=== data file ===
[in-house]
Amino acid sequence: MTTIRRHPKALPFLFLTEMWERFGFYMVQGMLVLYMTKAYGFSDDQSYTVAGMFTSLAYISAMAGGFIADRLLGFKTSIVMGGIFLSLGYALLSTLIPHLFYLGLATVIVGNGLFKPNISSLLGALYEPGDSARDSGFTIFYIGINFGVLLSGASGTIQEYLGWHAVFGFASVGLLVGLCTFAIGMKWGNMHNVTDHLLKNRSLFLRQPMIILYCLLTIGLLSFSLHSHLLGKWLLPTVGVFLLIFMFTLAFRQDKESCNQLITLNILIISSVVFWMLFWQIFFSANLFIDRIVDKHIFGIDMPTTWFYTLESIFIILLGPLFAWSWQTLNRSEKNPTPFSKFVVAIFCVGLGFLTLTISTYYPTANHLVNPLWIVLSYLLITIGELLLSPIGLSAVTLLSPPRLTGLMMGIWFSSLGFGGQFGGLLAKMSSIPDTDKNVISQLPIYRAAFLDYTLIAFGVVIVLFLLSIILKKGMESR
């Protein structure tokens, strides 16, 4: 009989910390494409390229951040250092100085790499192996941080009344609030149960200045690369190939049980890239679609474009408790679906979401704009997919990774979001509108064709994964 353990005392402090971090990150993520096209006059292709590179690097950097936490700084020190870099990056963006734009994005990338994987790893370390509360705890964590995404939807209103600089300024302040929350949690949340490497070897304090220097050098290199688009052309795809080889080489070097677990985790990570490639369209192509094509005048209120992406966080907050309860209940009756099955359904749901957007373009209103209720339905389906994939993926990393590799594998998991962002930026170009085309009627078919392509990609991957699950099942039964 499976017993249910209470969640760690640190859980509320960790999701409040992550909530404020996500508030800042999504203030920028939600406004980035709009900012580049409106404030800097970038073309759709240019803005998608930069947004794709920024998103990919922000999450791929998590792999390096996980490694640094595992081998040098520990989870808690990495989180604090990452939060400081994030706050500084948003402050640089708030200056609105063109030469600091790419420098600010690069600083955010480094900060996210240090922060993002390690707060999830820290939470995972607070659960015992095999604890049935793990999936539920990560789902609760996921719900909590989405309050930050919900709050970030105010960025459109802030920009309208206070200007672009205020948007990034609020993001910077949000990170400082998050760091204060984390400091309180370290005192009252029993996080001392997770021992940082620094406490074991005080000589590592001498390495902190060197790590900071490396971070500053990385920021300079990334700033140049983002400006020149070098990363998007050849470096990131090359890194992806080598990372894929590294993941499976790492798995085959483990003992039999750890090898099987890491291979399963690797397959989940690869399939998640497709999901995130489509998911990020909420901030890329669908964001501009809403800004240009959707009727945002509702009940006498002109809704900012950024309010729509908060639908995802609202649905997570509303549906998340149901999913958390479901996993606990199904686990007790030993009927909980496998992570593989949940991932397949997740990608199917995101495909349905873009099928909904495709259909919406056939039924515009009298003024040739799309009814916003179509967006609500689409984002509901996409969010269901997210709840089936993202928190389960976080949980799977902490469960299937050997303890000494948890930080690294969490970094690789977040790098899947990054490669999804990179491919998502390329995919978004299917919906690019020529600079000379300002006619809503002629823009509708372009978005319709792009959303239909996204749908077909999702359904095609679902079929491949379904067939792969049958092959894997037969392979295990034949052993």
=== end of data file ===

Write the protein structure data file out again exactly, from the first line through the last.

[in-house]
Amino acid sequence: MTTIRRHPKALPFLFLTEMWERFGFYMVQGMLVLYMTKAYGFSDDQSYTVAGMFTSLAYISAMAGGFIADRLLGFKTSIVMGGIFLSLGYALLSTLIPHLFYLGLATVIVGNGLFKPNISSLLGALYEPGDSARDSGFTIFYIGINFGVLLSGASGTIQEYLGWHAVFGFASVGLLVGLCTFAIGMKWGNMHNVTDHLLKNRSLFLRQPMIILYCLLTIGLLSFSLHSHLLGKWLLPTVGVFLLIFMFTLAFRQDKESCNQLITLNILIISSVVFWMLFWQIFFSANLFIDRIVDKHIFGIDMPTTWFYTLESIFIILLGPLFAWSWQTLNRSEKNPTPFSKFVVAIFCVGLGFLTLTISTYYPTANHLVNPLWIVLSYLLITIGELLLSPIGLSAVTLLSPPRLTGLMMGIWFSSLGFGGQFGGLLAKMSSIPDTDKNVISQLPIYRAAFLDYTLIAFGVVIVLFLLSIILKKGMESR
């Protein structure tokens, strides 16, 4: 009989910390494409390229951040250092100085790499192996941080009344609030149960200045690369190939049980890239679609474009408790679906979401704009997919990774979001509108064709994964 353990005392402090971090990150993520096209006059292709590179690097950097936490700084020190870099990056963006734009994005990338994987790893370390509360705890964590995404939807209103600089300024302040929350949690949340490497070897304090220097050098290199688009052309795809080889080489070097677990985790990570490639369209192509094509005048209120992406966080907050309860209940009756099955359904749901957007373009209103209720339905389906994939993926990393590799594998998991962002930026170009085309009627078919392509990609991957699950099942039964 499976017993249910209470969640760690640190859980509320960790999701409040992550909530404020996500508030800042999504203030920028939600406004980035709009900012580049409106404030800097970038073309759709240019803005998608930069947004794709920024998103990919922000999450791929998590792999390096996980490694640094595992081998040098520990989870808690990495989180604090990452939060400081994030706050500084948003402050640089708030200056609105063109030469600091790419420098600010690069600083955010480094900060996210240090922060993002390690707060999830820290939470995972607070659960015992095999604890049935793990999936539920990560789902609760996921719900909590989405309050930050919900709050970030105010960025459109802030920009309208206070200007672009205020948007990034609020993001910077949000990170400082998050760091204060984390400091309180370290005192009252029993996080001392997770021992940082620094406490074991005080000589590592001498390495902190060197790590900071490396971070500053990385920021300079990334700033140049983002400006020149070098990363998007050849470096990131090359890194992806080598990372894929590294993941499976790492798995085959483990003992039999750890090898099987890491291979399963690797397959989940690869399939998640497709999901995130489509998911990020909420901030890329669908964001501009809403800004240009959707009727945002509702009940006498002109809704900012950024309010729509908060639908995802609202649905997570509303549906998340149901999913958390479901996993606990199904686990007790030993009927909980496998992570593989949940991932397949997740990608199917995101495909349905873009099928909904495709259909919406056939039924515009009298003024040739799309009814916003179509967006609500689409984002509901996409969010269901997210709840089936993202928190389960976080949980799977902490469960299937050997303890000494948890930080690294969490970094690789977040790098899947990054490669999804990179491919998502390329995919978004299917919906690019020529600079000379300002006619809503002629823009509708372009978005319709792009959303239909996204749908077909999702359904095609679902079929491949379904067939792969049958092959894997037969392979295990034949052993």